The central characters in this movie are unpolitical teenagers who have no concern with the larger political issues of Naziism and simply want to enjoy themselves. Their only perspective is that Nazis are stuffy, conformist jerks and no fun at all. For this reason, a number of mainstream critics (among them Ebert and Berardinelli) trashed the picture for trivializing the crimes and horrors of the Third Reich. These critics, I think, miss the point. The value of the movie is precisely that it is trivial. There is no hindsight. The audience, like the characters, is caught up in the everydayness of everyday life in a totalitarian state. The Nazis are the government, and as far as anyone can see in 1938-39 they are going to go on being the government forever. The war hasn't happened yet. The Swastika flag flying over every post office and courthouse doesn't give them a little shudder of horror; it's as normal as the Stars and Stripes is to us. All sensible, respectable people who aren't Nazis themselves go along with the Nazis, because they have no reason not to. Auschwitz hasn't happened yet either. Sure, there are concentration camps out there somewhere, but that has nothing to do with normal, ordinary people who behave themselves. Unless you happen to know a Jew or a political dissident yourself, what the government is doing to people like that isn't your problem. The teen-aged lead characters find themselves in opposition and in trouble, not because they have any principled objections to the government, but simply because they find respectable culture boring and want to amuse themselves. The first reaction of authority, in the person of Kenneth Branagh's kindly Gestapo man, is that all they need is a good talking to, a second chance, and a little constructive guidance in the Hitler Youth and they'll grow up to be good citizens. He's fifty percent right; Thomas does respond positively to the comradeship and healthy outdoor activity he finds there. The ultimate choices made by the two boys are governed not by principle but by their personal situations. Thomas has been rebelling against his cold, pompous, wealthy father, whom he loathes, and he ultimately decides that being a dutiful Nazi and denouncing the old man to the Gestapo offers him much better revenge than dancing to illegal jazz records. Peter recoils from the Hitler Youth (and from his former friend) because his own father had disappeared, perhaps into the camps, after the Nazis took power several years earlier. There's's no hindsight in the movie's perspective, and no heroism. Instead, it gives us ordinary, everyday people dealing with ordinary everyday life as they find it, from the viewpoint of a high school student. The movie leads the adolescents who are its target audience to ask themselves an unpleasant question -- would they be any different, any more politically aware, if they were in the same situation? Indeed, would they even realize it if they were actually in the same situation now? The implicit answer is that they probably wouldn't be all that different from ordinary non-political German teenagers in 1938, minding their own business, going about their own lives, and at most trying to carve a little more personal space than the government wants to give them. That's disconcerting and not at all flattering, which is why Swing Kids is worth watching.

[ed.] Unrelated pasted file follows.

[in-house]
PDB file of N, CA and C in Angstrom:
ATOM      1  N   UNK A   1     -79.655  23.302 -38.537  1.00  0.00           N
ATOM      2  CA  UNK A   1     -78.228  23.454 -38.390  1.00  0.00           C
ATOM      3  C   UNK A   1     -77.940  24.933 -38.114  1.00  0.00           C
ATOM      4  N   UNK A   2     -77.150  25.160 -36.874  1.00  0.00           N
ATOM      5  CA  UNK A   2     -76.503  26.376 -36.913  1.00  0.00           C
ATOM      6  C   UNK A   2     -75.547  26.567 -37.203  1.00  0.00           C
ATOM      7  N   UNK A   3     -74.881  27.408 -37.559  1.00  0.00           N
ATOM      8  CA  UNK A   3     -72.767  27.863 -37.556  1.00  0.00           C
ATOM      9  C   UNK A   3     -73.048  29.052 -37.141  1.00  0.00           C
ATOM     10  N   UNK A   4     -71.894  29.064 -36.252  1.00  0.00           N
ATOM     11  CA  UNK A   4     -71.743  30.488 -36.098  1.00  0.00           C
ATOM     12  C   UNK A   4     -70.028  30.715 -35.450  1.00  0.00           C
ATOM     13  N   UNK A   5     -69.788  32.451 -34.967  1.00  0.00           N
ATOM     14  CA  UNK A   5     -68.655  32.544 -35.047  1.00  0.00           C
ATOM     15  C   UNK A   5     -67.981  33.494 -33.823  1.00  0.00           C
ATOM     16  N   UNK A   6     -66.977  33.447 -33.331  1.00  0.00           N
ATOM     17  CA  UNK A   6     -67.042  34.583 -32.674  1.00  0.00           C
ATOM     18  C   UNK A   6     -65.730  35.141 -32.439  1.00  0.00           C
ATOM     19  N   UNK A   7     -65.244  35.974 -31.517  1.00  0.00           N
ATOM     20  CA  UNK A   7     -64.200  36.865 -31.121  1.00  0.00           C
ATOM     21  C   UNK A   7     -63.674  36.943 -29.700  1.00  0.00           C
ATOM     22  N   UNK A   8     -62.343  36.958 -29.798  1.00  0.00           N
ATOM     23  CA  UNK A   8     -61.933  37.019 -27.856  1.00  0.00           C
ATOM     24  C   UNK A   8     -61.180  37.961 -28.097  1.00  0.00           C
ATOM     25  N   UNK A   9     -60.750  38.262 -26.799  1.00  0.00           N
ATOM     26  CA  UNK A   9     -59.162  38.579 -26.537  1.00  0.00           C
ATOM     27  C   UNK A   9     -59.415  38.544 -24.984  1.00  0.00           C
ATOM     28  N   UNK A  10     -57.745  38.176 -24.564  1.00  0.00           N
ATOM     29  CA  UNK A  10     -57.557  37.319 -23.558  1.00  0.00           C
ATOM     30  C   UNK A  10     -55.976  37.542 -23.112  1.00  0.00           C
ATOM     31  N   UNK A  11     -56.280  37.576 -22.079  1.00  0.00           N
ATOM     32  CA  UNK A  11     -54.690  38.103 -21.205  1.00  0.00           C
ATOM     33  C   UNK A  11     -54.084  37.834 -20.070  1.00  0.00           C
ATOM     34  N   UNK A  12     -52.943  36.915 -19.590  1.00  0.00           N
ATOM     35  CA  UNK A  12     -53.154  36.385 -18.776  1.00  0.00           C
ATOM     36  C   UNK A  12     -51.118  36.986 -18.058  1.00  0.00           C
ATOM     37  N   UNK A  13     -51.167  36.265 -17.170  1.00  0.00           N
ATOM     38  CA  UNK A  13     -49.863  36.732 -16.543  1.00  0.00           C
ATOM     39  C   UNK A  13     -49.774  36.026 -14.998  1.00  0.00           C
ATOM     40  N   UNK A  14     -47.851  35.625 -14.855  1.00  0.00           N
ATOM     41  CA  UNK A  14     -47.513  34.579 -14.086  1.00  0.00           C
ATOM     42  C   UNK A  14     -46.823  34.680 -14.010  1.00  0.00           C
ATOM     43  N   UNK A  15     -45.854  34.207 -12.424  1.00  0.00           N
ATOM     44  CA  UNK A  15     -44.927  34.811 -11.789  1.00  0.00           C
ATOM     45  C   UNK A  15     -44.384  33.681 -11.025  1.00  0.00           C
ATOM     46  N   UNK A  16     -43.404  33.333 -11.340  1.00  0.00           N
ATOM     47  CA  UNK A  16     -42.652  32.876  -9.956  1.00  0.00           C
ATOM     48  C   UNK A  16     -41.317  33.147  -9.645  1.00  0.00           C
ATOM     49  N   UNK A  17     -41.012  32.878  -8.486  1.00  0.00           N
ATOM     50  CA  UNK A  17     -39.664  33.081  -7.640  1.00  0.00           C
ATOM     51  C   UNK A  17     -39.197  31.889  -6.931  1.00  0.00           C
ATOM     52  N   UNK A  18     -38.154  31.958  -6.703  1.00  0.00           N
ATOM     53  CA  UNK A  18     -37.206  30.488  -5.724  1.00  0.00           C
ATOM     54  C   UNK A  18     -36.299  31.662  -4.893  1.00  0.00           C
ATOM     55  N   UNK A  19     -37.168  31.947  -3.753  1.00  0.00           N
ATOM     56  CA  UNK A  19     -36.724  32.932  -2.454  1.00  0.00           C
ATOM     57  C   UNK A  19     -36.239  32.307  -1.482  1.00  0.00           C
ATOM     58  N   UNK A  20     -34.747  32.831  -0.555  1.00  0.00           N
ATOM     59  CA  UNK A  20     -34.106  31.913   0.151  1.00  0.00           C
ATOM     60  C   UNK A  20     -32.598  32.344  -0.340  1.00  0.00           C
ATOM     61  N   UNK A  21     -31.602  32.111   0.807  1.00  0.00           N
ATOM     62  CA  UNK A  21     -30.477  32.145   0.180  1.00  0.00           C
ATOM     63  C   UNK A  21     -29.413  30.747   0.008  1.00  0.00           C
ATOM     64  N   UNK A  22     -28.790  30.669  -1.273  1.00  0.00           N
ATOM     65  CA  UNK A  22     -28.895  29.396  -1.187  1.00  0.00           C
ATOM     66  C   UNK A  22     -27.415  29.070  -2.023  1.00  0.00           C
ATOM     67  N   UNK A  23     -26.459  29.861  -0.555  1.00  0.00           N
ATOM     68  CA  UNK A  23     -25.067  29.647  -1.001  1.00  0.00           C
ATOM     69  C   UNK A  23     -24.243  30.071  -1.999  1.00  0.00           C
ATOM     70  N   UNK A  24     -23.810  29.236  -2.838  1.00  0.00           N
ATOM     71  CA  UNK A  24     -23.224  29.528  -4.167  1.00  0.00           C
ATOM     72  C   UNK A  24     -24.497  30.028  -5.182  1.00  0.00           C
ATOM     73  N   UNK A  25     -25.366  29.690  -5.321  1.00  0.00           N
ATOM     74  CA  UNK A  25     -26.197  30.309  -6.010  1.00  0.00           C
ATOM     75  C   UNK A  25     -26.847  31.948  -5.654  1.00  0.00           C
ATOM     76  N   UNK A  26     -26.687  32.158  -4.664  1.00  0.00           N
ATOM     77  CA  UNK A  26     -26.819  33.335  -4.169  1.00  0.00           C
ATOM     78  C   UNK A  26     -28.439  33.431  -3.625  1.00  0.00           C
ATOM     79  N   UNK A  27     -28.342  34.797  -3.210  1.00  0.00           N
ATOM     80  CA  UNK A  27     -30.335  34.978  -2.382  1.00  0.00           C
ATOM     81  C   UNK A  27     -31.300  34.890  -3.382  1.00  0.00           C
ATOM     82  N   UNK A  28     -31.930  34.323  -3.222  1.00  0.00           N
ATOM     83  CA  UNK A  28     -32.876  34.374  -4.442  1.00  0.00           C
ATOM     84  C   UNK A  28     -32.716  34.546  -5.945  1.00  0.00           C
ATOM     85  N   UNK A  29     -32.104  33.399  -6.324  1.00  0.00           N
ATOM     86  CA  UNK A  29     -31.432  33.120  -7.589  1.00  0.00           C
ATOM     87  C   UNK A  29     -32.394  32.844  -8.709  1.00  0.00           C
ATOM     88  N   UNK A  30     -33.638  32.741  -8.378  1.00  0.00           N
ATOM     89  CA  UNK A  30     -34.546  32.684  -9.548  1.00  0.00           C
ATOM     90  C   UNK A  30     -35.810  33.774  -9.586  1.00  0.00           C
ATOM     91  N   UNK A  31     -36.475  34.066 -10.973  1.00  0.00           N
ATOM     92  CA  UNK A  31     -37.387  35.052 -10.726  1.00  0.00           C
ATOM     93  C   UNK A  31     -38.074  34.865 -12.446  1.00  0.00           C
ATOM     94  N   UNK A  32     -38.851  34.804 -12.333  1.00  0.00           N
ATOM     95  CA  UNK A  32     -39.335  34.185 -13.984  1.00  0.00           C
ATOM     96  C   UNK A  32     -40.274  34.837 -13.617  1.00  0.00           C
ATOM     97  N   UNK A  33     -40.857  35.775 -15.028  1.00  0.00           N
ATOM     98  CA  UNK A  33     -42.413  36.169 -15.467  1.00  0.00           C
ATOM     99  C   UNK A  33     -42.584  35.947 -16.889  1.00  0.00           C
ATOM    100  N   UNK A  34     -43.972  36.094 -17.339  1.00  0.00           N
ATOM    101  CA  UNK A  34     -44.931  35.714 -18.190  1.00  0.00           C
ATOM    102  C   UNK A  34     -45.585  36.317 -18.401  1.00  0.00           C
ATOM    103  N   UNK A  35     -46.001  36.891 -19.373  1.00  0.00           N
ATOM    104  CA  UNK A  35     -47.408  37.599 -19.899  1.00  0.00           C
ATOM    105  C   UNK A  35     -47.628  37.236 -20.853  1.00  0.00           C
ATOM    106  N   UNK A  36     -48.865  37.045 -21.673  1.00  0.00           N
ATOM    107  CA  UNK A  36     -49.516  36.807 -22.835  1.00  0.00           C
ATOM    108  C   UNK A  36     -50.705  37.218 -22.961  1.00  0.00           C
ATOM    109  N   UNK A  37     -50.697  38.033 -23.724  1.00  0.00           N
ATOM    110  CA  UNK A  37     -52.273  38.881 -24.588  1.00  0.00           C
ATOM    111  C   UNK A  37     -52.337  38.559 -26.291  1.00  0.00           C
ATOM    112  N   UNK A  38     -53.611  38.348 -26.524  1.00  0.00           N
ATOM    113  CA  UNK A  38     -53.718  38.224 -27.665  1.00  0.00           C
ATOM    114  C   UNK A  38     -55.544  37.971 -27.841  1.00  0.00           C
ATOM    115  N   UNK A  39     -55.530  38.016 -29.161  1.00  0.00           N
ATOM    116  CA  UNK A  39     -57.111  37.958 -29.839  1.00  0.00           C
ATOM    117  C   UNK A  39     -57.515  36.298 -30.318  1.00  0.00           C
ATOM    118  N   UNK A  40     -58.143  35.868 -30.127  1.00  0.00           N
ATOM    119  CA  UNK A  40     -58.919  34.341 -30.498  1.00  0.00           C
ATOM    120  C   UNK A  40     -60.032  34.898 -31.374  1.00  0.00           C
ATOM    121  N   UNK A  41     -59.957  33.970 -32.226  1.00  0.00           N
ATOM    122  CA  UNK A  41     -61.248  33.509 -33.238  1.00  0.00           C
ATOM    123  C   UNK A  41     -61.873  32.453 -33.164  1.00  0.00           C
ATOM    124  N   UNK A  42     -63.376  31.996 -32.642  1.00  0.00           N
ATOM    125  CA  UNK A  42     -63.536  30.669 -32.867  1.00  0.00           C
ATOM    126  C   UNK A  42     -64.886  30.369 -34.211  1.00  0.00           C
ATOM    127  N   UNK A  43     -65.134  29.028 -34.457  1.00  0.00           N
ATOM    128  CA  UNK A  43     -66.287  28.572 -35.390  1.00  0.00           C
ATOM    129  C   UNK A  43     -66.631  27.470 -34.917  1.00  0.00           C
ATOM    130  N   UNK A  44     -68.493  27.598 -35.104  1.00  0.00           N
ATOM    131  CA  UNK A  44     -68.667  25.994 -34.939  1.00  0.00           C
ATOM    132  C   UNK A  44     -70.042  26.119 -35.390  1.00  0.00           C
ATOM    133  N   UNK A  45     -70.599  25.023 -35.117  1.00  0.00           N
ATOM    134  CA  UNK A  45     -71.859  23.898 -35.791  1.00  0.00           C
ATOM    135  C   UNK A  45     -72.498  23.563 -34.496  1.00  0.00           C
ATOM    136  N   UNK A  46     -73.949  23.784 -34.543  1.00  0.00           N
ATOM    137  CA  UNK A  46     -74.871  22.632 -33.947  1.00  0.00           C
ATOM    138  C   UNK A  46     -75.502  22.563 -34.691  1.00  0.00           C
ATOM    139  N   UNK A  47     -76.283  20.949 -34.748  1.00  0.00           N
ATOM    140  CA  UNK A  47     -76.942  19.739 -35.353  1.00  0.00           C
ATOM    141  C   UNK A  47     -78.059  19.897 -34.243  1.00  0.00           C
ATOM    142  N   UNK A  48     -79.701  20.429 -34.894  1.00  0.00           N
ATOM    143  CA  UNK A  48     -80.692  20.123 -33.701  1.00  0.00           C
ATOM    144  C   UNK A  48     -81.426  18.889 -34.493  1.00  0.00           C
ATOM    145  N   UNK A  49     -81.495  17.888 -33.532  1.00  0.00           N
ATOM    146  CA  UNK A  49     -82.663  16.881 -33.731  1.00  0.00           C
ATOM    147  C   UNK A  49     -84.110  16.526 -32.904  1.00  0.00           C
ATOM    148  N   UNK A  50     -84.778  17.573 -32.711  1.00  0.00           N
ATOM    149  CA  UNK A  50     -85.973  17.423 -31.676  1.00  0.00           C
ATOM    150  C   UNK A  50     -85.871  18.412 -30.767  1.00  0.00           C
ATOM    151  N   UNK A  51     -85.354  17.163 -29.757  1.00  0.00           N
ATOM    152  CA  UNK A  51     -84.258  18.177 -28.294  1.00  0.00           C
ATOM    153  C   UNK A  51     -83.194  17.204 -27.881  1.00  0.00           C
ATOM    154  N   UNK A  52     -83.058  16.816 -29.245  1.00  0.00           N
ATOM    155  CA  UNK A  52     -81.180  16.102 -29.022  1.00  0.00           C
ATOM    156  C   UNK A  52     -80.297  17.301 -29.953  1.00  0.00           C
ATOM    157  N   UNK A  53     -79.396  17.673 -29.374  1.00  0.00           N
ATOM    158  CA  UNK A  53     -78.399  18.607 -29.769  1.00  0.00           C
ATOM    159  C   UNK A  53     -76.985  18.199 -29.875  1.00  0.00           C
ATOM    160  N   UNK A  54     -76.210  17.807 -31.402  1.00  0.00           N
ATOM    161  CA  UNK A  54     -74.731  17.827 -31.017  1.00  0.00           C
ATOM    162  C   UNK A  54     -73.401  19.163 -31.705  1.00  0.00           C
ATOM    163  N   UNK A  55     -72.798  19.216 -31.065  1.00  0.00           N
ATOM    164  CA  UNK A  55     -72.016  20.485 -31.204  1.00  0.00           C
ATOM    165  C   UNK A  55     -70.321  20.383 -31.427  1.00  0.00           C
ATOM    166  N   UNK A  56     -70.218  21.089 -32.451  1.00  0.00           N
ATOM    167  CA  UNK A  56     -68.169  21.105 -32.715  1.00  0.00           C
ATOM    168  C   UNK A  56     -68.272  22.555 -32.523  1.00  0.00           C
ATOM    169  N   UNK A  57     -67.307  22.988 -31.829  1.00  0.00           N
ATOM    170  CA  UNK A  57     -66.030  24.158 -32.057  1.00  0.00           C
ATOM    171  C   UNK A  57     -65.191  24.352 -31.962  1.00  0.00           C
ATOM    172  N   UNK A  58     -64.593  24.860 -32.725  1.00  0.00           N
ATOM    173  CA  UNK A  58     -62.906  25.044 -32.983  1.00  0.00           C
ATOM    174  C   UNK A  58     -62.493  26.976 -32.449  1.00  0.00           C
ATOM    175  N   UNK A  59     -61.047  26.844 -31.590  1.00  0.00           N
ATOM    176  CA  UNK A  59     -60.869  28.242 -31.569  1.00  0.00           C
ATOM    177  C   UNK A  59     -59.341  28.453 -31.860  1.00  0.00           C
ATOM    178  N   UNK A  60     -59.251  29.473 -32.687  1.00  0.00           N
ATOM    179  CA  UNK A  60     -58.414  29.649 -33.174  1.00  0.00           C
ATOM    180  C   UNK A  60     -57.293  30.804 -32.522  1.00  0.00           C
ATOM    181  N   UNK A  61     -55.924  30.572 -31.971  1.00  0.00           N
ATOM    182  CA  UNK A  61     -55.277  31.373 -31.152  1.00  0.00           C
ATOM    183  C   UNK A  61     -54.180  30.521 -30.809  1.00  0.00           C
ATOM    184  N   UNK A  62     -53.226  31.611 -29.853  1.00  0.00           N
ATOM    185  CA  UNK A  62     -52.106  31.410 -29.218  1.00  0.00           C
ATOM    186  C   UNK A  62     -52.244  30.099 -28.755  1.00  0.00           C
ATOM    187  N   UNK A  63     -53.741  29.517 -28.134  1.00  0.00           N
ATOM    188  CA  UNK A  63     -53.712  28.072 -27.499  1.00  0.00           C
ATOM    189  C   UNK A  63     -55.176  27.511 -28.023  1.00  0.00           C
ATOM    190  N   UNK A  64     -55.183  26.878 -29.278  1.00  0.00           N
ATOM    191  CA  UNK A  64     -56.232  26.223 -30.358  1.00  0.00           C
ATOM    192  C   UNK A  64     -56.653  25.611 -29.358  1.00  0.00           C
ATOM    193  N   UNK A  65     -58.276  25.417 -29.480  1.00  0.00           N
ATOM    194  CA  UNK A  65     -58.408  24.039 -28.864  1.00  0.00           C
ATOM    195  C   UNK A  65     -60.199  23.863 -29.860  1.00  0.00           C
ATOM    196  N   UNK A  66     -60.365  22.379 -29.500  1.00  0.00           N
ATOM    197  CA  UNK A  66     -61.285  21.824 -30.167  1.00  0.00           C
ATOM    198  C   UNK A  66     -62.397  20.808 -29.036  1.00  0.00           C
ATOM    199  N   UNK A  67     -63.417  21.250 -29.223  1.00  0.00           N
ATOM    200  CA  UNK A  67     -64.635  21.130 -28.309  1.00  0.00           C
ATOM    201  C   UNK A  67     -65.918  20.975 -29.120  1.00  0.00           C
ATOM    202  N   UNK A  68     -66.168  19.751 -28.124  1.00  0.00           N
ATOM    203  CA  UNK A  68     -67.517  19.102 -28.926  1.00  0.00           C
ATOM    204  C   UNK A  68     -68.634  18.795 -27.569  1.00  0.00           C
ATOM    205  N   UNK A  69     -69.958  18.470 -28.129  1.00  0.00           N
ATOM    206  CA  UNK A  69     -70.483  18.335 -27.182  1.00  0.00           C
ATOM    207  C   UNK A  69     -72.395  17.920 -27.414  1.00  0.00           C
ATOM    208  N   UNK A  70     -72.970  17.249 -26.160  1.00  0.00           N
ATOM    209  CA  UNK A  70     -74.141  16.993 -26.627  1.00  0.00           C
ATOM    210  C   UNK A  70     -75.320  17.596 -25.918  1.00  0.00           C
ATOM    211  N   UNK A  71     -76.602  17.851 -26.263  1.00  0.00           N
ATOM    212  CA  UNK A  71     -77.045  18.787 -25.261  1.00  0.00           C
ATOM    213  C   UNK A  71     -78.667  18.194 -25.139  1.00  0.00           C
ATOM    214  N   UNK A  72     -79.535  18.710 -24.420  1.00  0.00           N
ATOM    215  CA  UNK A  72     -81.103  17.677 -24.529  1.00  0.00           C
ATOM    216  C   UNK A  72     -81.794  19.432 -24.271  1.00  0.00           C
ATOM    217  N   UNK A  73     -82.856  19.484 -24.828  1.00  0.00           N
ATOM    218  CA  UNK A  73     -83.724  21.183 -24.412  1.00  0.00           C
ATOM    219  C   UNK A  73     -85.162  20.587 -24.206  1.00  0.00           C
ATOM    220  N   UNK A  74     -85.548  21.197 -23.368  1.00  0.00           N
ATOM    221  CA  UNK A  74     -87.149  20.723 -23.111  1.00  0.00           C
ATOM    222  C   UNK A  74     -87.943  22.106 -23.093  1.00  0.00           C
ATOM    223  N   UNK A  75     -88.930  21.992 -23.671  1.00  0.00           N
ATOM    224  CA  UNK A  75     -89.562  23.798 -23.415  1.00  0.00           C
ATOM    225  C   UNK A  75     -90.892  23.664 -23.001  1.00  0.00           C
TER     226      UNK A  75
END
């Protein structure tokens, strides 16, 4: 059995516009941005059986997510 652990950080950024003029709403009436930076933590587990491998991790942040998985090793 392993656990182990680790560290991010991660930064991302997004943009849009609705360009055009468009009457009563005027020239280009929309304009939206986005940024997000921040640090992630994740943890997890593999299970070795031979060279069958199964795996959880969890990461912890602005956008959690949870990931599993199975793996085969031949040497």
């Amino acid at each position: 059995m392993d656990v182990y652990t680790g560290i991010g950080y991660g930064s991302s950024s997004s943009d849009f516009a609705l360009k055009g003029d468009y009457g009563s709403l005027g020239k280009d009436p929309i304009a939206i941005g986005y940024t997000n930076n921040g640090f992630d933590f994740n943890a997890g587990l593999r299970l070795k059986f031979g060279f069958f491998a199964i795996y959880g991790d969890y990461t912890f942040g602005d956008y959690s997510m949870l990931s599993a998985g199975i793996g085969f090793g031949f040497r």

A close-knit group of young kids in Nazi Germany listen to banned swing music from the U.S. Soon, dancing and fun lead to more difficult choices, as the Nazis begin tightening their grip on...
August 4, 2020